Although cervical total disc replacement remains a safe and effective procedure with low rates of complication and high levels of patient satisfaction, in patients with adjacent segment degeneration, significant heterotopic ossification and resulting loss of prosthesis function was observed at 10 years’ follow-up. The 10-year data was presented at EUROSPINE 2015 (2–4 September, Copenhagen, Denmark).
Christoph Mehren, Schӧn Klinik München Harlaching, Munich, Germany, and colleagues were reporting data from their ongoing prospective, non-randomised, single-centre clinical and radiological trial examining the use of the ProDisc-C (DePuy Synthes) artificial cervical disc as an alternative to anterior cervical discectomy and fusion (ACDF).
In their investigation, 50 patients (mean age of 46 years) were implanted with a total of 70 prosthesis, with follow-up data collected at one, five and 10 years postoperatively. Three patients dropped out of the study and follow-up rate of the remaining 47 patients at 10 years was 80.8% (n=38).
Clinical outcome measures used were the Neck Disability Index (NDI) and Visual Analogue Scale (VAS) alongside clinical parameters including patient satisfaction rate, employment status, complication rate and reoperation rate. The researchers also used X-ray evaluation to measure the incidence of heterotopic ossification and adjacent segment degeneration.
Mehren reported that the cervical disc replacement procedure produced “excellent clinical outcomes”. Results revealed that VAS neck scores fell from 6.4 to 1.9 and VAS arm scores fell from 6.3 to 2.1 at 10-year follow-up, both of which were statistically significant.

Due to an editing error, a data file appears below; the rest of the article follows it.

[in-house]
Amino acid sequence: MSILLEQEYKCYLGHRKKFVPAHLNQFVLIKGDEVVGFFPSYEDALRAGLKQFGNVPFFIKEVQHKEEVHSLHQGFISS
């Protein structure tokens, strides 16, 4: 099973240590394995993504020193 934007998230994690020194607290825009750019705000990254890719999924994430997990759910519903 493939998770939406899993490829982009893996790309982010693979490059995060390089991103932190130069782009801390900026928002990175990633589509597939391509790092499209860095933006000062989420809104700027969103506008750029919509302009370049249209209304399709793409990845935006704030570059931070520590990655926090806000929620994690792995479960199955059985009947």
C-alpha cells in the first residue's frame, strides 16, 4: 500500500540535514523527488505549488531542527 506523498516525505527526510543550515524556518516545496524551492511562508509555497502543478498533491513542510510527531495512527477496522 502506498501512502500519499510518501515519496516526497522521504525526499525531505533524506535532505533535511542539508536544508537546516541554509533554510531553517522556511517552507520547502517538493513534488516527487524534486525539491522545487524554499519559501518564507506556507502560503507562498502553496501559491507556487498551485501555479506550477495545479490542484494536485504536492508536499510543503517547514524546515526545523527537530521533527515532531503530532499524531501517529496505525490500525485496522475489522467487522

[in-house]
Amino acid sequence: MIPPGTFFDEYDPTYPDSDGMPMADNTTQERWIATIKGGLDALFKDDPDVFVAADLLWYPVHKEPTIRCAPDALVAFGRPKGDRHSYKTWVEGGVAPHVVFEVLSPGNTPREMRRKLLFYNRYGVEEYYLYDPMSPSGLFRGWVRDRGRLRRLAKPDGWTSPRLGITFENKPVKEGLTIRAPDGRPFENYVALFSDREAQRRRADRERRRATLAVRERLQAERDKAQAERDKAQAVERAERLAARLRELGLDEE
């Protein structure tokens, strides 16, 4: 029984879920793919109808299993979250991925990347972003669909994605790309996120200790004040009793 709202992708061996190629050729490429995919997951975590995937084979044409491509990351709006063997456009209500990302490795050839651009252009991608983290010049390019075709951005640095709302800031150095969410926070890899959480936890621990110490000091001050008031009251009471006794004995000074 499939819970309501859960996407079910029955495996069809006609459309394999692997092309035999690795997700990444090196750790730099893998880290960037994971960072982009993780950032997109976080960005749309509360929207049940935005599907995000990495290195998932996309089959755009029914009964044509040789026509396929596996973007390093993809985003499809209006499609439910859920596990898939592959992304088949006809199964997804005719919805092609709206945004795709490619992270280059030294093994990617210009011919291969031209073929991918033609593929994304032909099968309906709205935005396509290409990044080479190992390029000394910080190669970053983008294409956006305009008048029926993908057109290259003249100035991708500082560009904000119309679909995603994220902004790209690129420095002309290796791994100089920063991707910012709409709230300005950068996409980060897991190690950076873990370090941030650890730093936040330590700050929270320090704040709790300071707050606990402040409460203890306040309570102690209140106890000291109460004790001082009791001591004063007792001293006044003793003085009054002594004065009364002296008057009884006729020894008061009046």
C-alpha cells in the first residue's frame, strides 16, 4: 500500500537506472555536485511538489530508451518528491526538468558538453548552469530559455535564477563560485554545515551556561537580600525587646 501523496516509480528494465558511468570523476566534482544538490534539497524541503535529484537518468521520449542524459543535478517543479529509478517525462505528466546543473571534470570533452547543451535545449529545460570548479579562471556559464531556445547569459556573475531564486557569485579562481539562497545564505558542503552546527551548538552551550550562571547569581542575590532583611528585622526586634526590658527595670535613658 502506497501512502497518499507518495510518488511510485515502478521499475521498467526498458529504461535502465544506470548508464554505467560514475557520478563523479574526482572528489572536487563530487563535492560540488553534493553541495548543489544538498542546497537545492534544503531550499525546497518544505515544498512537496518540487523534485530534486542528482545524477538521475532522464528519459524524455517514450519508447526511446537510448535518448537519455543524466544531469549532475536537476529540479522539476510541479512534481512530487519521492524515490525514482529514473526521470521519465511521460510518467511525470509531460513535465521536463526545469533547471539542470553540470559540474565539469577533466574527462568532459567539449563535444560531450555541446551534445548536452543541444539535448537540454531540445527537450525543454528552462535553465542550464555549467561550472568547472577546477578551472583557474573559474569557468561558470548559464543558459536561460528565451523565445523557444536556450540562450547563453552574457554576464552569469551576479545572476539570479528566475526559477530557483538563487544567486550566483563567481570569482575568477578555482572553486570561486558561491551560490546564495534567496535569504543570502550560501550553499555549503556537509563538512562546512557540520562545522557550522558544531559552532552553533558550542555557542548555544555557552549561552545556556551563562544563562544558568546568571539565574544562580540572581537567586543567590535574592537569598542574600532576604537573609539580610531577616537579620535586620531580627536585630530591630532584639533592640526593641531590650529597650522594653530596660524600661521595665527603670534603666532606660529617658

NDI scores also saw a stable improvement, from 21/50 at baseline to 6/50 at latest follow-up. Patient satisfaction was impressive, with 78.9% of all patients “highly satisfied” with their treatment after 10 years (and the remaining 21.1% “satisfied”), with 92.1% reporting that they would make the decision to undergo the same surgery again. The majority (85.7%) of patients were able to return to work without any restrictions, and only one went on to apply for disability pension, although Mehren noted that this “was not just as a result of the cervical disc replacement, as there were several other reasons for this application”. Complication rates (excluding heterotopic ossification) were low (12%, n=6) and the device-related revision surgery rate was just 2.2%.
The incidence of adjacent segment degeneration was 32.3%, 70% of which was asymptomatic and none of which required further surgery. Of those patients who developed adjacent segment degeneration, 80% presented with high-grade heterotopic ossification at five years’ follow-up, with a “significant progression of ossification over time” and resulting reduced function of the prosthesis—a “remarkable” finding, said Mehren. The authors of the study proposed that the high rate of adjacent segment degeneration could be a direct result of the ossification and loss of function of the device.
The high rates of ossification prompted a discussion from the audience, with some delegates asking whether cervical disc replacement simply represented a more expensive version of fusion. Mehren disagreed with this suggestion, and said that “if function is improved for five years, then that patient—in what is a young patient population—gains five years of value and motion before the prosthesis fuses. With the right indications, they are still excellent patients for this treatment. Ossification is not immediate—it is an ongoing change.”